Thoughts On: Gallery Weekend Berlin 2018 (Part One: Liliane Tomasko)

Liliane Tomasko

a dream of at Blain | Southern, Potsdamer Straße 77 - 87, Berlin

Installation View of a dream of  at Blain|Southern Berlin (Photo: Trevor Good)

Liliane Tomasko is a contemporary painter of Swiss-Hungarian origin who studied in London at Camberwell College, Chelsea College of Art and Design, and the Royal Academy of Arts. The foundation of Tomasko's work is interior life - from her earlier paintings of unmade beds, through to her latest works depicting the emotions conjured by her most vivid and affecting dreams - she sees extraordinary things within private moments.

I encountered her work for the first time this year at Blain | Southern in Berlin. The exhibition (running until 16th June) is titled "a dream of". The title of each of the paintings refers to strong and lasting feelings and emotions that have been provoked or stirred up by specific series of dreams that Tomasko has had throughout her life, and which are so potent she continues to carry them with her. 

Entering the exhibition you are first confronted by the scale, colour, gestural and linear forms of the painting a dream of: Rapture Unleashed. The painting is energetic, and though you are given no other clue than the title: between it, the movement and the colour, you have enough. You yourself feel elated, a little lighter in step, and continue on through the exhibition, the paintings becoming bolder and darker as you proceed.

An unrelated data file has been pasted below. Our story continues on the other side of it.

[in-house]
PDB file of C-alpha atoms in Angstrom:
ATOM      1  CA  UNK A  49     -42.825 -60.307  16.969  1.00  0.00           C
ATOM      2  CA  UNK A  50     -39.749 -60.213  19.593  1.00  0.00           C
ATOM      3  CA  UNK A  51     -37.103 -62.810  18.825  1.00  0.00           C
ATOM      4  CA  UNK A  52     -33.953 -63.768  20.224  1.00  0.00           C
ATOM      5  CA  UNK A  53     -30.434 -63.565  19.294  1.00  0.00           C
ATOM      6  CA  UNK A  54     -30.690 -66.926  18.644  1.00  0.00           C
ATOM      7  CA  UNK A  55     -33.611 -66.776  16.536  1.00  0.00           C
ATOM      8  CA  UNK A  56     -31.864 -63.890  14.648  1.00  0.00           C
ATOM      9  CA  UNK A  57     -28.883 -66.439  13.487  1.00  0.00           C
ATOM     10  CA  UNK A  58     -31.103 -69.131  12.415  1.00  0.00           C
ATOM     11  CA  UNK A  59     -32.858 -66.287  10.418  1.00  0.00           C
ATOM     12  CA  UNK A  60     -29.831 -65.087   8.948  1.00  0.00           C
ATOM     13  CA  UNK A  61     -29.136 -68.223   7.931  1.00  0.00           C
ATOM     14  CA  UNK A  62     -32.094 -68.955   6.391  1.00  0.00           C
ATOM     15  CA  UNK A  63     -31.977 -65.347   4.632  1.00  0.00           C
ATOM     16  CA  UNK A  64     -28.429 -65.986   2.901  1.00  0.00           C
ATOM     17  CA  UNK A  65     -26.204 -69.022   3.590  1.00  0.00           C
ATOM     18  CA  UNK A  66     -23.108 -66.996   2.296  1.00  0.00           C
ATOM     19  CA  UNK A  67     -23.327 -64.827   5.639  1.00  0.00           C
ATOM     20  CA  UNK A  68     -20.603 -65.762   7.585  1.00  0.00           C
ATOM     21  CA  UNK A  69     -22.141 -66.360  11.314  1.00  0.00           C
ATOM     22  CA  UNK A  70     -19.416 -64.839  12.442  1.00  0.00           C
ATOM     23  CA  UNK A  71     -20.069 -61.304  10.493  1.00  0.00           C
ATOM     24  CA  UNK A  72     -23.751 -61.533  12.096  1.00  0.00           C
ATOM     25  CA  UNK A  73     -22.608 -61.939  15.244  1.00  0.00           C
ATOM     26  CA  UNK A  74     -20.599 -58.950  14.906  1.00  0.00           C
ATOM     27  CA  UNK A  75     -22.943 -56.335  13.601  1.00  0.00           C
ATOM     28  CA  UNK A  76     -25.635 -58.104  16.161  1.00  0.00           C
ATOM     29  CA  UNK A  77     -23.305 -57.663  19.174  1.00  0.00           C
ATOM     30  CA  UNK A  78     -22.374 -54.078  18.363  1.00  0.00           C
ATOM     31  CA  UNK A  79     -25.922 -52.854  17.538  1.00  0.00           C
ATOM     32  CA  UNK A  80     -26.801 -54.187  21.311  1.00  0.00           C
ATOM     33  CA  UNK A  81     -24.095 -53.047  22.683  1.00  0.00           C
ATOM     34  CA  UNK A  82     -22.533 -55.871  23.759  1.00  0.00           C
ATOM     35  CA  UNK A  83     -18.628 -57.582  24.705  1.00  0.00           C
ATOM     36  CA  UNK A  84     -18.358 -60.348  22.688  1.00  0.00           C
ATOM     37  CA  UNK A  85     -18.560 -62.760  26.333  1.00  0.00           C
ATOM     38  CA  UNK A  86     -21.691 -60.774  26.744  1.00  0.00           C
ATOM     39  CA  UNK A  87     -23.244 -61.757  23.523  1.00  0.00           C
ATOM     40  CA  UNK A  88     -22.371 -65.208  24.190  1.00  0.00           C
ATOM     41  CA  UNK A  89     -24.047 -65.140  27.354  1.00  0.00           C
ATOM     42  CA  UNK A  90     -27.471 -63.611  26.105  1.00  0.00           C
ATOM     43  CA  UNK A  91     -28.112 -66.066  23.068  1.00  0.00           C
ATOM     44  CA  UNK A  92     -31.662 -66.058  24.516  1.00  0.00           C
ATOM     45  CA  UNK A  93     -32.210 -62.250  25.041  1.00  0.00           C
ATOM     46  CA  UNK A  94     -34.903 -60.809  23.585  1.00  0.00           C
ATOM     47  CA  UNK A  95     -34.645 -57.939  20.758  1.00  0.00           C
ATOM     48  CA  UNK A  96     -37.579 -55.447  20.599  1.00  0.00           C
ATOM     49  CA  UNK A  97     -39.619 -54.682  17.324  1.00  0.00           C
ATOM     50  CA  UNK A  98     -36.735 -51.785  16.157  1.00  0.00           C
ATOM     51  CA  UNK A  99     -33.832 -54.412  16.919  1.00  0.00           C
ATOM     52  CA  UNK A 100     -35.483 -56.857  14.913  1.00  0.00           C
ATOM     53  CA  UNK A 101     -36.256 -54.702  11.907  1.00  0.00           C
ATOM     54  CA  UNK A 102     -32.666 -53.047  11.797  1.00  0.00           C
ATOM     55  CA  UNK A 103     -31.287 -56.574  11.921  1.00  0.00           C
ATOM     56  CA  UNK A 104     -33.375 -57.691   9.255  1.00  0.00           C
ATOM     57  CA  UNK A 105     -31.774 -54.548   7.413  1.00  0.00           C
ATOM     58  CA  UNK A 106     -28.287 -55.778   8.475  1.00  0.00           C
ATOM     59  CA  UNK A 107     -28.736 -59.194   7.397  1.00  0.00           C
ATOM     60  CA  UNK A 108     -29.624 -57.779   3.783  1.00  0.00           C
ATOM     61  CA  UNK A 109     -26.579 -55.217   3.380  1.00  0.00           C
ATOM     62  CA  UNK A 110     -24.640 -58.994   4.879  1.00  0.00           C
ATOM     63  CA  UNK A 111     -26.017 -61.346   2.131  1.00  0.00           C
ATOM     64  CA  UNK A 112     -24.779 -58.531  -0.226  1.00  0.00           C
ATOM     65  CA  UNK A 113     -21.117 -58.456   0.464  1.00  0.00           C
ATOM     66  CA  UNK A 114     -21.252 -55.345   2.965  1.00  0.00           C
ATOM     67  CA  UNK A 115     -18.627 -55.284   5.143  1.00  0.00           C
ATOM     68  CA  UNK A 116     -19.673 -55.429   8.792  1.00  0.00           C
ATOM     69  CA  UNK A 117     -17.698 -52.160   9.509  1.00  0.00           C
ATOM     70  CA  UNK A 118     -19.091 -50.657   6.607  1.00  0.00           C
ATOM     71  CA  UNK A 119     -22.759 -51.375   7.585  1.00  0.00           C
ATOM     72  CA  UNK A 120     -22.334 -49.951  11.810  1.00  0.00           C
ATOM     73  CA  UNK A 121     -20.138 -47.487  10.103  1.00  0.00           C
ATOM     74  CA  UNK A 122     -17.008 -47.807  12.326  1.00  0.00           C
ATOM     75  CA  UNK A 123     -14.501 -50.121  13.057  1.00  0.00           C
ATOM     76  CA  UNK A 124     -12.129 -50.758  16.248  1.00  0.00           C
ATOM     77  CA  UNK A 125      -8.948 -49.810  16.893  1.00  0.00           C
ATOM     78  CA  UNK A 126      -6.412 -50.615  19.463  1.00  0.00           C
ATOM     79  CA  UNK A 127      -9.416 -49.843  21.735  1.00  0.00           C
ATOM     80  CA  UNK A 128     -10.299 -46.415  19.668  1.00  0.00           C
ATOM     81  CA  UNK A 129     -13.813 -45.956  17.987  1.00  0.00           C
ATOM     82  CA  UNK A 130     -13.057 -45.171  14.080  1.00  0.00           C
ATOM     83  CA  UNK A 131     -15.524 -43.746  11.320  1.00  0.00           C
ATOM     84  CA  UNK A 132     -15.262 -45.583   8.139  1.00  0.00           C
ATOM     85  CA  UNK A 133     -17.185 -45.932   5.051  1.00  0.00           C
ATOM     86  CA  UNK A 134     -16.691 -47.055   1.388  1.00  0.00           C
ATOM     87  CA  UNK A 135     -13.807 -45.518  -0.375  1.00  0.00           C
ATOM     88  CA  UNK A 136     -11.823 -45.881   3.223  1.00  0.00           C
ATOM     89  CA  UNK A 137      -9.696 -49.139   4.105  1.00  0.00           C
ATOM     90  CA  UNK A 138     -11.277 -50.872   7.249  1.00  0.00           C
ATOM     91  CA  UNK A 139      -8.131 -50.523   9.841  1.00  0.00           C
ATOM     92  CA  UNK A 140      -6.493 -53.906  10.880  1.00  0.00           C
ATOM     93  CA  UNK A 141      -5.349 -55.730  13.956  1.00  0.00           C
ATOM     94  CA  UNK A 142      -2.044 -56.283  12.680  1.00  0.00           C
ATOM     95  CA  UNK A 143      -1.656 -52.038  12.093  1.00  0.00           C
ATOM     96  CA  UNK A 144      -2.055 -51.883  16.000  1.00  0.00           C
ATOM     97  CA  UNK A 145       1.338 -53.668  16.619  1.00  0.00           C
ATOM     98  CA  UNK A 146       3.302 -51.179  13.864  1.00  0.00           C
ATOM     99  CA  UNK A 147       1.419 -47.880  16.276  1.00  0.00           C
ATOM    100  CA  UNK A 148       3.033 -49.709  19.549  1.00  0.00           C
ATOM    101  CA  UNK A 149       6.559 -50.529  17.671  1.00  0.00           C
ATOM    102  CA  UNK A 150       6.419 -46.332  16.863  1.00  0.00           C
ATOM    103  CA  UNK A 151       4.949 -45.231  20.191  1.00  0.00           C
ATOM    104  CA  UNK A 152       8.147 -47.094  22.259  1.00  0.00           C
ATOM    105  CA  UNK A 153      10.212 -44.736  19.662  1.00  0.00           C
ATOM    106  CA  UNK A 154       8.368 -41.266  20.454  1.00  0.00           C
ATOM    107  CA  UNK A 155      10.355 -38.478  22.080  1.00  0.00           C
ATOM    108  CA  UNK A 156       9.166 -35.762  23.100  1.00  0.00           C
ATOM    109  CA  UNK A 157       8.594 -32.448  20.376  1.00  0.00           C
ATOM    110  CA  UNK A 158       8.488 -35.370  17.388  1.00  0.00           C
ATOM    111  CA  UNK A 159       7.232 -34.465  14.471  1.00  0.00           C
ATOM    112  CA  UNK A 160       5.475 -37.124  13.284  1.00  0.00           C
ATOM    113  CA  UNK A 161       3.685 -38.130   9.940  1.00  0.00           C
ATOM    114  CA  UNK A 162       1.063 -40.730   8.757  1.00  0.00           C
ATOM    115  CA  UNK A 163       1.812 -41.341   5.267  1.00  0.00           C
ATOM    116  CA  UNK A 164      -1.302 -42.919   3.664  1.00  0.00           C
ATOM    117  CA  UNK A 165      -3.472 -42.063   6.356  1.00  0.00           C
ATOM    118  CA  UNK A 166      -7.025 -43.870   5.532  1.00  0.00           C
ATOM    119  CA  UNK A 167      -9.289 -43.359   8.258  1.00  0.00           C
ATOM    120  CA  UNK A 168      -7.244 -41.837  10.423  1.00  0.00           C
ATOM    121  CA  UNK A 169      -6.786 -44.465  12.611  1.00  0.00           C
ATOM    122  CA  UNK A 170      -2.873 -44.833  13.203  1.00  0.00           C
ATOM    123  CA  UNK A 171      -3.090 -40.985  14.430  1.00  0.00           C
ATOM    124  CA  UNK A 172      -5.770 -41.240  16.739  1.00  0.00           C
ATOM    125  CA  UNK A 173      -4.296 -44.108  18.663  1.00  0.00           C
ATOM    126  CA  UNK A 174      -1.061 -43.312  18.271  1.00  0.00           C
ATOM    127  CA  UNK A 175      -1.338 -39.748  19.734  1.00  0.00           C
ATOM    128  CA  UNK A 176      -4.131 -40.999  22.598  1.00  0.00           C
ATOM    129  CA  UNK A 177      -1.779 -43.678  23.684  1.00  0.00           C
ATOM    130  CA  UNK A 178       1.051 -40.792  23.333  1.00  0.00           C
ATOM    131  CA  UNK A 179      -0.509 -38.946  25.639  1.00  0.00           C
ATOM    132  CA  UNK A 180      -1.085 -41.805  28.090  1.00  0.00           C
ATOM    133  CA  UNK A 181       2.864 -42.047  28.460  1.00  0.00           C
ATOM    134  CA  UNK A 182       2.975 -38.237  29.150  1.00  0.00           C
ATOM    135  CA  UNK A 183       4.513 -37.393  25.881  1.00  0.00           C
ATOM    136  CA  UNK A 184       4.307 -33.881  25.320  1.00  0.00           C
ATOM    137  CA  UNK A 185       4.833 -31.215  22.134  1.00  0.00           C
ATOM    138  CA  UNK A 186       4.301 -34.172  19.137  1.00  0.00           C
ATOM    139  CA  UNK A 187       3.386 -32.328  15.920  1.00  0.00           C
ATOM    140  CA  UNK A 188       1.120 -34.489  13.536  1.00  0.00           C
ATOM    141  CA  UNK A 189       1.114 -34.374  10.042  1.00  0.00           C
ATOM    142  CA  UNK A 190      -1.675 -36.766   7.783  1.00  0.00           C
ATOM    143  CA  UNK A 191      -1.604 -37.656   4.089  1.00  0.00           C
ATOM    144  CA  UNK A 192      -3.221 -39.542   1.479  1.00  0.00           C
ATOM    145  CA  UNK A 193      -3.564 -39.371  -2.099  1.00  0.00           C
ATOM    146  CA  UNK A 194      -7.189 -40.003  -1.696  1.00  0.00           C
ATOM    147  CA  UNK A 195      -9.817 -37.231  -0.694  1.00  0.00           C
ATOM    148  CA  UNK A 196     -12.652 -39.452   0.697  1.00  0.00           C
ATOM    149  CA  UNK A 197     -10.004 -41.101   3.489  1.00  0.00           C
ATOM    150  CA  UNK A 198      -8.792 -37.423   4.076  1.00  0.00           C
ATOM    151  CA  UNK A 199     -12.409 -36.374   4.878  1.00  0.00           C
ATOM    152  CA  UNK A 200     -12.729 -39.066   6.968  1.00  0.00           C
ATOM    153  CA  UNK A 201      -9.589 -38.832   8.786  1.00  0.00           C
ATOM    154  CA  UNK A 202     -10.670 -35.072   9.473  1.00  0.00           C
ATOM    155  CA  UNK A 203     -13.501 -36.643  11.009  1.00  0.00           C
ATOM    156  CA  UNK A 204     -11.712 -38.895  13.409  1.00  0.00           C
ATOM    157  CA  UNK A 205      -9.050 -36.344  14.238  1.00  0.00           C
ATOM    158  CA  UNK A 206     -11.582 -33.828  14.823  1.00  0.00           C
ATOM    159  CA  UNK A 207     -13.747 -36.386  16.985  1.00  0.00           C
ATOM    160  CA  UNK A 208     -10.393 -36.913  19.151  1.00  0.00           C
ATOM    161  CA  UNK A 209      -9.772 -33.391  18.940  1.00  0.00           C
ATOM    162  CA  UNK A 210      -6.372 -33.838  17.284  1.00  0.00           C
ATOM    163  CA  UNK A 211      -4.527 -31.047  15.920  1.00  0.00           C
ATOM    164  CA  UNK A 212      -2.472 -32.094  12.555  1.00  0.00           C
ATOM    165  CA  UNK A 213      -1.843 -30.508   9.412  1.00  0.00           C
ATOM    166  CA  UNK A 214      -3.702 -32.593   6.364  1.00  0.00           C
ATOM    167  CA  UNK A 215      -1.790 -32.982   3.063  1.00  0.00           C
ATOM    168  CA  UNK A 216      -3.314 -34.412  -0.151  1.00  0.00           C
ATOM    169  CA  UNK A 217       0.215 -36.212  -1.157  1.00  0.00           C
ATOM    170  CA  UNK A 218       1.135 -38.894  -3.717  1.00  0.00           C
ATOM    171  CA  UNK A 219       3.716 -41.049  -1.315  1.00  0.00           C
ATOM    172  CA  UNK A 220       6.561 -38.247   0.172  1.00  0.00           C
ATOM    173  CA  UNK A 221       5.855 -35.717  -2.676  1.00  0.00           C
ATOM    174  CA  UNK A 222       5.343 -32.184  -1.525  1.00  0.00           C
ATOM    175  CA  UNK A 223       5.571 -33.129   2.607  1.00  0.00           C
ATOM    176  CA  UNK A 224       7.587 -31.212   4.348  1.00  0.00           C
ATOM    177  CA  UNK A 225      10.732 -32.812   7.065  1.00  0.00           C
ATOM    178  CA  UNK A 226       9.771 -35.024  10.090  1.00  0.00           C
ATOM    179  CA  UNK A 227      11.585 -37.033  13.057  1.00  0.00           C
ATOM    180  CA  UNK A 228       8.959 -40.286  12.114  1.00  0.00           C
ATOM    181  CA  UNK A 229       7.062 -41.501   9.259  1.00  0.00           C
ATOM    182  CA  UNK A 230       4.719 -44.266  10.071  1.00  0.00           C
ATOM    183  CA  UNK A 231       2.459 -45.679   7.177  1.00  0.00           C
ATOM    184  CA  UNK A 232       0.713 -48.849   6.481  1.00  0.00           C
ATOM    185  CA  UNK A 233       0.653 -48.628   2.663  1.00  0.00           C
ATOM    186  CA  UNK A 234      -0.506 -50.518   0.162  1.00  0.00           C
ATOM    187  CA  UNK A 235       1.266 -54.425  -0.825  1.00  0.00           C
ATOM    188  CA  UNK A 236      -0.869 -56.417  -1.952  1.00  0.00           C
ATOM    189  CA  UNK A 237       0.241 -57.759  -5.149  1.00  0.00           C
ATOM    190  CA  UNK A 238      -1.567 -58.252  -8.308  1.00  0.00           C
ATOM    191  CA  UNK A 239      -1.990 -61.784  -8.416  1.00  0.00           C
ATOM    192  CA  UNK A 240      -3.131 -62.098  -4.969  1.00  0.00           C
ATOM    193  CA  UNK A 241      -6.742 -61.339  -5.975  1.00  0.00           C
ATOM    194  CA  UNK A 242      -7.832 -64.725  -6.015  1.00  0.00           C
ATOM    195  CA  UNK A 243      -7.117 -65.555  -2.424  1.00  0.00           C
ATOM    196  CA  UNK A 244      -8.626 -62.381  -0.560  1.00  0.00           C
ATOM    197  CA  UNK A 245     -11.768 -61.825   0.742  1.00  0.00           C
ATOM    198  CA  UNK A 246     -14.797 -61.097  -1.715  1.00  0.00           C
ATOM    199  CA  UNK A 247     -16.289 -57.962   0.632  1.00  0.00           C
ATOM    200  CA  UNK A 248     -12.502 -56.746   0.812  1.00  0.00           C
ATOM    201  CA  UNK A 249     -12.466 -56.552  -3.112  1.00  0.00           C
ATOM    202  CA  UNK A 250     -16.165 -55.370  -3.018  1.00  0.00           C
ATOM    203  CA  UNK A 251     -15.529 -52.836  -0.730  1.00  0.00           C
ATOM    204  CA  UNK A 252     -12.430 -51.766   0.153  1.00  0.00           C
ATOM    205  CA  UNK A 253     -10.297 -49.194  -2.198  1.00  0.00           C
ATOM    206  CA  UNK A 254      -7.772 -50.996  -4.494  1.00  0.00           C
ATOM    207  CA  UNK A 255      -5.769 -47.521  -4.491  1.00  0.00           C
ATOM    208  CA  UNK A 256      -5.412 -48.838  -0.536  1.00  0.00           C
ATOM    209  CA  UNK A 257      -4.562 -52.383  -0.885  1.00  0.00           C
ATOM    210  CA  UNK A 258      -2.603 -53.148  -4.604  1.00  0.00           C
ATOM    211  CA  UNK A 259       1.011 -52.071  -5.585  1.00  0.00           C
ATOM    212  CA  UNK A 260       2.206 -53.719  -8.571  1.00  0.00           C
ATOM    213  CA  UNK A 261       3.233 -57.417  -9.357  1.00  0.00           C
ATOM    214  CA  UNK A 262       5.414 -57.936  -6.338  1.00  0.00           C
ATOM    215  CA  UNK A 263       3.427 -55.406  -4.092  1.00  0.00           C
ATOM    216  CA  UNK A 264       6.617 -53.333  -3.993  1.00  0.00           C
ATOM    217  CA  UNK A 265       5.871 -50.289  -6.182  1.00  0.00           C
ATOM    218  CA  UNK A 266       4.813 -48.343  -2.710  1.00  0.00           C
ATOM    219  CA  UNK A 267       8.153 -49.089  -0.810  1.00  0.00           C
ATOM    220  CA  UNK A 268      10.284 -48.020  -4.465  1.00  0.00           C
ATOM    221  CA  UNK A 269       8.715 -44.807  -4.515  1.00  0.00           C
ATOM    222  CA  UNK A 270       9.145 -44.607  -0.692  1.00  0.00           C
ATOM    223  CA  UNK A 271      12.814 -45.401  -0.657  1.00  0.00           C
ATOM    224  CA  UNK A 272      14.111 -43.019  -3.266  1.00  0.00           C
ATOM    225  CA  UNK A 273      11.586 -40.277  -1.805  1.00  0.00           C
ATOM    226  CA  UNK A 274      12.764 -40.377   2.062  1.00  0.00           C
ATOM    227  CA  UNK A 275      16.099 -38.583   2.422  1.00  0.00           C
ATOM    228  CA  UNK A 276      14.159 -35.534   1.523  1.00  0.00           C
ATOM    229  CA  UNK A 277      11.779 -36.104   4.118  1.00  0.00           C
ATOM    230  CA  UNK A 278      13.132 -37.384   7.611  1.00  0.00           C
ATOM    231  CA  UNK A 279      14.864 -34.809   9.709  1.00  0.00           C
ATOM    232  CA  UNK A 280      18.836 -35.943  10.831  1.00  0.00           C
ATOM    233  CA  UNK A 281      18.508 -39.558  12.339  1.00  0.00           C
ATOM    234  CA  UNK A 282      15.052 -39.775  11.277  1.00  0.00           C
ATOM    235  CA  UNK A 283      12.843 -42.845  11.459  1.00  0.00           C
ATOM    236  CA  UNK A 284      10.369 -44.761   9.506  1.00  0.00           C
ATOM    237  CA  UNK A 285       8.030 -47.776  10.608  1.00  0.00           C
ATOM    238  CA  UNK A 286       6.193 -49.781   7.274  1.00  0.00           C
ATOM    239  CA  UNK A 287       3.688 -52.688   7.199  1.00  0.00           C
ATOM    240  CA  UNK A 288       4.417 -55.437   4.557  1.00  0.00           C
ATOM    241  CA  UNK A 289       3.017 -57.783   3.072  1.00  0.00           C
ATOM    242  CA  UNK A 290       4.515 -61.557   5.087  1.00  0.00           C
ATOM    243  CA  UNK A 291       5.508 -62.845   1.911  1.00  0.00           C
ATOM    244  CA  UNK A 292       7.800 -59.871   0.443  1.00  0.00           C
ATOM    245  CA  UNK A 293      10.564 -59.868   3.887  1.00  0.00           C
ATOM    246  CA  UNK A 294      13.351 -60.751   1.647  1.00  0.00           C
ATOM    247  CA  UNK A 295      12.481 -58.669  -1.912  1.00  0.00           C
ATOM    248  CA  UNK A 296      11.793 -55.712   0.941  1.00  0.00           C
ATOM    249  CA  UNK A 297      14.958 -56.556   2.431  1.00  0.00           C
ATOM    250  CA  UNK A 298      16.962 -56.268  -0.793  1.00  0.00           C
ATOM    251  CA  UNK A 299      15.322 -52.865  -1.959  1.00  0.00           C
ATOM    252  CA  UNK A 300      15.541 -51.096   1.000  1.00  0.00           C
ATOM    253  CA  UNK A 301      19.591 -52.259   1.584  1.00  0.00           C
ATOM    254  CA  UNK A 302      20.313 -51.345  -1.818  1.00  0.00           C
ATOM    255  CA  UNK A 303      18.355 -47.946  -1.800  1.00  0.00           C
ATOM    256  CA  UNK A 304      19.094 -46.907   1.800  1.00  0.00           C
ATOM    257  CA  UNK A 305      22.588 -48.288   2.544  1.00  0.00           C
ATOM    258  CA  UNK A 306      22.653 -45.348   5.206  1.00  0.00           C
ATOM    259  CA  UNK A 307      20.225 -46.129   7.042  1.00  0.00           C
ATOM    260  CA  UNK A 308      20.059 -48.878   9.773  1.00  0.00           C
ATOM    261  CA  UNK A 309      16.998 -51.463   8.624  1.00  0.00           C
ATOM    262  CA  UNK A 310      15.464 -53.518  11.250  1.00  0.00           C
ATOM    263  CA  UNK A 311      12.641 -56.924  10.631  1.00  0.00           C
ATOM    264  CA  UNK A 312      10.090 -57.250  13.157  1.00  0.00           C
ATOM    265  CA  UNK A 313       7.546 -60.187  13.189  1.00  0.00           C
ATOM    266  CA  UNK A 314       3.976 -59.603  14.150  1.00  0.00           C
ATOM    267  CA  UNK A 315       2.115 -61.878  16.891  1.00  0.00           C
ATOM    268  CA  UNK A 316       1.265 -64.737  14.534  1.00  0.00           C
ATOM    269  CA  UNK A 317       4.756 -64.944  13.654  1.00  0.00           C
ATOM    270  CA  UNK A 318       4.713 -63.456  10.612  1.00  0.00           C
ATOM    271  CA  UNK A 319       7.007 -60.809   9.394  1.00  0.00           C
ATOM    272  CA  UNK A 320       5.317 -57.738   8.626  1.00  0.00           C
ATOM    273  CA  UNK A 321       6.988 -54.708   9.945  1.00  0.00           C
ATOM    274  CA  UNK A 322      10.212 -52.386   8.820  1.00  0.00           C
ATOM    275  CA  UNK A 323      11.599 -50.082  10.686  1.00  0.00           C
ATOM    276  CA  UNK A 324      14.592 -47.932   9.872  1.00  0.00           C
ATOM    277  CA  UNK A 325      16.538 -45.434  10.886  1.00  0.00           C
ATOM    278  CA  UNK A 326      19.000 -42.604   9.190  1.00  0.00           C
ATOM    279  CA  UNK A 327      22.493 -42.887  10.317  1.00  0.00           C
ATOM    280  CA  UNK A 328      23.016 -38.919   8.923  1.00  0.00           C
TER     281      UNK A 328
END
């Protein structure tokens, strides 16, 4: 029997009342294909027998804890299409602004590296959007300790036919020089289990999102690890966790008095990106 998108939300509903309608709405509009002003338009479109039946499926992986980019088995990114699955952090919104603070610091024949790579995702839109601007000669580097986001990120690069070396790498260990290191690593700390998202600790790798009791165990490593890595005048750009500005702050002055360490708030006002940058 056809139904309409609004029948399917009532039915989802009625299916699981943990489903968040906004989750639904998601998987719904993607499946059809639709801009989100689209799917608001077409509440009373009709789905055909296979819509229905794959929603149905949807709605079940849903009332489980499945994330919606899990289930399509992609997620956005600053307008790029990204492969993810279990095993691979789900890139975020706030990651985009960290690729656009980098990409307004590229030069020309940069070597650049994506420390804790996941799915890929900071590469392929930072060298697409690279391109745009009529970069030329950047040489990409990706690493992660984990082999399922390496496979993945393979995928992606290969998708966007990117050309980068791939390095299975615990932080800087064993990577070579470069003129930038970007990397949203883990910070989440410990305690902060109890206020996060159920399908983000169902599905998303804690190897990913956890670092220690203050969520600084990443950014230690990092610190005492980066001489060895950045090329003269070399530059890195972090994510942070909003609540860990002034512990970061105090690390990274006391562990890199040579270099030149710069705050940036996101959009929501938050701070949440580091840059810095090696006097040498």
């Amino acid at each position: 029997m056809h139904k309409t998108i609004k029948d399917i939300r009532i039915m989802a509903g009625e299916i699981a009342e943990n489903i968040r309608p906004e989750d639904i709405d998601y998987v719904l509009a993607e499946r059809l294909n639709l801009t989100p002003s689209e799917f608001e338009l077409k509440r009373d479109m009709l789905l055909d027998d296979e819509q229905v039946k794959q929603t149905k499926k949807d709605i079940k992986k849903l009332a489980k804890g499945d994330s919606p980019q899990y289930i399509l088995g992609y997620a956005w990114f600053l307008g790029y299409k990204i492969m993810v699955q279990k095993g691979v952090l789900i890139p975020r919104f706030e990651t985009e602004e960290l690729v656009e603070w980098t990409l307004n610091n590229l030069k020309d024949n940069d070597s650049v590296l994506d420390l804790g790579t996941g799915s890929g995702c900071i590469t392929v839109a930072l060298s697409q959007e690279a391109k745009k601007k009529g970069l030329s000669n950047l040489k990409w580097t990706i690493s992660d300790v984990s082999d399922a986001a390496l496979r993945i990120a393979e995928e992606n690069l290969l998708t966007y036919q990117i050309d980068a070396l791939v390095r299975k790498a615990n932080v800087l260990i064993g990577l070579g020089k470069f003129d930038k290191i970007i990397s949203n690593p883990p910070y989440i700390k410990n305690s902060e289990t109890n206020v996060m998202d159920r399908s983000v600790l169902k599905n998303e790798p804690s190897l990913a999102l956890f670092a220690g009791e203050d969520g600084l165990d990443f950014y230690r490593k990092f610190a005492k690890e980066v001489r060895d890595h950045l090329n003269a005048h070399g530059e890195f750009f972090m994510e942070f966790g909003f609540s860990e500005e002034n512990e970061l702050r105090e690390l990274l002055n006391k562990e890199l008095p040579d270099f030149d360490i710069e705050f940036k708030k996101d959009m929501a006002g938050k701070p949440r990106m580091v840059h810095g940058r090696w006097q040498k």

From a dream of: Rapture Unleashed to a dream of: Invisible Chaos, Tomasko chooses her palette from "memories of light and sensation" from the titular dreams. She constructs the works in such a way that the layers of paint exist on different levels, coming in and out of prominence in the way that memories and our subconscious do. I sense a commonality between what she is describing and what I experience from certain dreams - perhaps we all do - the way in which some dreams are so powerful they linger within you and come to seem as though they are memories. 

Yet, for all her recognition and embrace of the power of her dreams, within the press material available at Blain|Southern Tomasko states that she does not believe that dreams are allegories. Rather, she sees them as another reality, existing within their own "independent matrix". Though I cannot agree that dreams are in no way allegories; looking at her paintings there is a  feeling of being let into a world that in many ways is the last frontier of the public vs the personal.

Tomasko has spent a great deal of her career working from the home, photographing cloth and fibres in research and preparation for her larger paintings. She sees a correlation between bedsheets and the canvas - between the domestic and the artistic. There is a definite focus on these smallest of details, and the consistent phraseology within critiques of her work reminds me of Lee Mingwei's Mending Project - another, differing use of the metaphoric properties of fabric and thread.

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